Thursday, March 29, 2012

Cavendish Civil War: Congressional Medal of Honor

The Congressional Medal of Honor is the highest award for valor in action against an enemy force, which can be bestowed upon an individual serving in the Armed Services of the United States. For a small town, it’s pretty amazing that Cavendish would boast one Congressional Medal of Honor recipient, let alone two.

William J. Sperry was born and raised in Cavendish. He received his medal for gallantry during the assault of Petersburg, VA, "with the assistance of a few men, captured 2 pieces of artillery and turned them upon the enemy.". He served as Sergeant of Co. "E " Sixth Regiment and was promoted 2nd Lt of that Company 21 Aug. 1862. He mustered out as Major in June 1865. Sperry died from the recurrent fever he had experienced intermittently since coming home from the Civil War, in Claremont, NH March 3, 1914.

During the flood of 1927, his widow’s home in Cavendish was one of the seven houses destroyed. Among the items lost was her husband’s Medal of Honor. A second one was awarded, via an act of Congress. However, workmen cleaning up from the flood eventually found the original medal downstream. Sperry is buried in the Cavendish Cemetery on High Street and his Medal and other artifacts are housed at the town office. For more information about Sperry.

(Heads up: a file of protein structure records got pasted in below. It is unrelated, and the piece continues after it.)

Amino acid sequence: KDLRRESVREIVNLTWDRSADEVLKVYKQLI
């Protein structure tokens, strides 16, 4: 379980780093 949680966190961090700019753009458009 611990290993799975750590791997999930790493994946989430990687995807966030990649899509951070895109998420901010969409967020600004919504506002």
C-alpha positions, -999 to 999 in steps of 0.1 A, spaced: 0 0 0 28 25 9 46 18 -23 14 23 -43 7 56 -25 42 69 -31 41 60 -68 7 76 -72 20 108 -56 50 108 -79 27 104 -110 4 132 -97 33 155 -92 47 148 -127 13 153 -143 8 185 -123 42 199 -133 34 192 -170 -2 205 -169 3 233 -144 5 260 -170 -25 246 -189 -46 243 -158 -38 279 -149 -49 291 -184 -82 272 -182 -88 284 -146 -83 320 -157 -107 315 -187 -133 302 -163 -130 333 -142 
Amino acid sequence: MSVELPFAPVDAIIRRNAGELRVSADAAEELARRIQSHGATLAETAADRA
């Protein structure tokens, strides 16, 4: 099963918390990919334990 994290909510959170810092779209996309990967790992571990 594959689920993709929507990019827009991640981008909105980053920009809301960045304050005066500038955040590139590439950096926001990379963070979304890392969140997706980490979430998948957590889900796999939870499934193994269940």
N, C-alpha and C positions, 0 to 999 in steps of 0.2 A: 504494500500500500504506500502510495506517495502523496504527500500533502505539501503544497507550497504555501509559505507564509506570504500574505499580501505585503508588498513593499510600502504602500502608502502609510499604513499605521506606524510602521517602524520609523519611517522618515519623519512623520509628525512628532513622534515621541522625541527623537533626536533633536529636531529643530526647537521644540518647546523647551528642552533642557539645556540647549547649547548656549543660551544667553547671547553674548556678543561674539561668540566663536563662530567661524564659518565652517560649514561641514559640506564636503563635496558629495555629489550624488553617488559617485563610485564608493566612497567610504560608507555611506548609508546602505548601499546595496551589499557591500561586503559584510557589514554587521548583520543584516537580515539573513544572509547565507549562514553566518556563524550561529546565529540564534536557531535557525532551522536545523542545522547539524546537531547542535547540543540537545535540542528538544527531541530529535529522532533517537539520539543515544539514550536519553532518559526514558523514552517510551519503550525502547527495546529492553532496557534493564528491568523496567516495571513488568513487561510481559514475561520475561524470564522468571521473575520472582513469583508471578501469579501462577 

Thomas Seaver was born in Cavendish, but his family moved to Pomfret, Vt while he was still in grade school. However, after the Civil War, Seaver settled in Cavendish once more and began work as an attorney, serving as a public defender. He was made a judge of the probate court in 1886 and in 1892 received the Medal of Honor “ For so long a record, embracing numerous acts of distinguished gallantry, it is difficult to select that one for which a medal should be awarded, as being the most distinguished of all. I respectfully suggest that General L. A. Grant select himself the special act of distinguished bravery for which this medal should be awarded, since he, from personal knowledge, is best able to make that selection.... the papers having been submitted to the Asst. Secretary of War were endorsed by him as follows: 'Let the medal issue for distinguished gallantry in action near Spotsylvania Court House, Virginia, May 10, 1864.'" For more about Seaver.

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